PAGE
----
The man who represents all of the U.S. Customs and Border Protection officers in the San Diego area says his men and woman want body cameras, as soon as possible.
Terence Shigg, the local chapter president for The National Border Patrol Council and a longtime agent himself, says the problem has been a lack of collaboration between management and day to day agents.
"From doing this for 20 years and being a union rep. for probably just as long, if management is left to do it however they want to do it, they're going to mess it up,” Shigg said. “And when I say mess it up, they're not going to take into account what the boots on the ground are actually doing and how this would affect their job.”
CBP wrapped up a yearlong feasibility study last summer, but appears no closer to rolling out the cameras. The body camera situation is still under review by US Customs and Border Protection, which means there is no target date for implementation or if implementation will happen at all.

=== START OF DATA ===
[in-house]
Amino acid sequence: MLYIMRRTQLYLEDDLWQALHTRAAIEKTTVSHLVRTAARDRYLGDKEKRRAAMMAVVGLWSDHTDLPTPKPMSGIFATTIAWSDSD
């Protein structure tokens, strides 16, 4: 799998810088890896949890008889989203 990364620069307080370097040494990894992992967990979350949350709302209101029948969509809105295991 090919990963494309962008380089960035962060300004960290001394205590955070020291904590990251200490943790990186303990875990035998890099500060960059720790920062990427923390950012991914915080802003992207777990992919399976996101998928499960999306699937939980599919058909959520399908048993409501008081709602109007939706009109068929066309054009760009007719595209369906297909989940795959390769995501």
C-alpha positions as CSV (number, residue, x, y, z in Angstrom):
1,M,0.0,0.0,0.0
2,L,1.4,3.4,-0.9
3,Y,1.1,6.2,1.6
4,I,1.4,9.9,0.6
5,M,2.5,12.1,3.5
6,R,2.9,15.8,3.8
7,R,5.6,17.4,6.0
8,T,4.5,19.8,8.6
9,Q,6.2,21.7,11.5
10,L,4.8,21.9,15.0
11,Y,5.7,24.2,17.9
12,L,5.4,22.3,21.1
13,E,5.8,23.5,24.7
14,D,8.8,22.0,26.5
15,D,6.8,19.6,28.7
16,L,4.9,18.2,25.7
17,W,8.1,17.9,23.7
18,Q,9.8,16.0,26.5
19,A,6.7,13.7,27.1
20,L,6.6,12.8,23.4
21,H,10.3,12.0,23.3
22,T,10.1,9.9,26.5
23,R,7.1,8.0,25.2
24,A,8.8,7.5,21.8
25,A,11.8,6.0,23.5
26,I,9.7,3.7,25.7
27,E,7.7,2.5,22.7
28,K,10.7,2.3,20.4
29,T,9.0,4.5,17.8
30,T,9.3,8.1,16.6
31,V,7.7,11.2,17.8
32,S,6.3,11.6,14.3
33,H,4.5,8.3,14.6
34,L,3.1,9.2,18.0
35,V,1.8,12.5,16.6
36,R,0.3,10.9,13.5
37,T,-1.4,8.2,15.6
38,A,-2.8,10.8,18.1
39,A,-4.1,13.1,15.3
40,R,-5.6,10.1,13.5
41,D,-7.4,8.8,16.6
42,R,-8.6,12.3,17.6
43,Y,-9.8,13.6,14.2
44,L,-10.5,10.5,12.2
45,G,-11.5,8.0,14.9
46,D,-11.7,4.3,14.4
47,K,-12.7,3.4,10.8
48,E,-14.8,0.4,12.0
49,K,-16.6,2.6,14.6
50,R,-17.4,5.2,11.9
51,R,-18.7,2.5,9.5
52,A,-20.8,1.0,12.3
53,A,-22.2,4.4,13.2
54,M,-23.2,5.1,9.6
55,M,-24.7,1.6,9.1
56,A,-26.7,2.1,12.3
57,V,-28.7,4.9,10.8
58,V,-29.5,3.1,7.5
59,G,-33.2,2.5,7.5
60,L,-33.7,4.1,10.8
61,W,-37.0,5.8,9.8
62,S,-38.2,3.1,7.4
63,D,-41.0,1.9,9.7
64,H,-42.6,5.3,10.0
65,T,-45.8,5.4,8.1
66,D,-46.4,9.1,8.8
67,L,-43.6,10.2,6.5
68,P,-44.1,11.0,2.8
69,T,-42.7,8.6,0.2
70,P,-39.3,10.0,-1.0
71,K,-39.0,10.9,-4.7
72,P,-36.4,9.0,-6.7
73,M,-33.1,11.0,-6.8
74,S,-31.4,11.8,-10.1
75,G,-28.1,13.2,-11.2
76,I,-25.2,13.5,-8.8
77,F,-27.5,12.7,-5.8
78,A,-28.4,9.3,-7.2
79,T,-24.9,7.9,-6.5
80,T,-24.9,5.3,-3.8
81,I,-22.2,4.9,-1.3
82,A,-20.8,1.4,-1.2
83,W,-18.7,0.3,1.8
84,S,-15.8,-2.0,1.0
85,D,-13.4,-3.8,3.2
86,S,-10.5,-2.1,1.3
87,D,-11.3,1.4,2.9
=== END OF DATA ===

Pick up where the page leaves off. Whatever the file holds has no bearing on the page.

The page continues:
The agents sworn to protect our borders say they feel body worn cameras will protect them against false accusations.
"That's something we've always felt we’ve been misunderstood as part of our position on body cameras, it's never been we're against it, it’s that we’ve been for them implemented correctly with the correct equipment and correct policies to back that up,” Shigg said.
Before implementing a body-worn camera program, US Customs and Border Protection will have to address many policy and privacy questions related to deployment, video data storage, and training and resolve funding issues.
Shigg says there are a few early sticking points.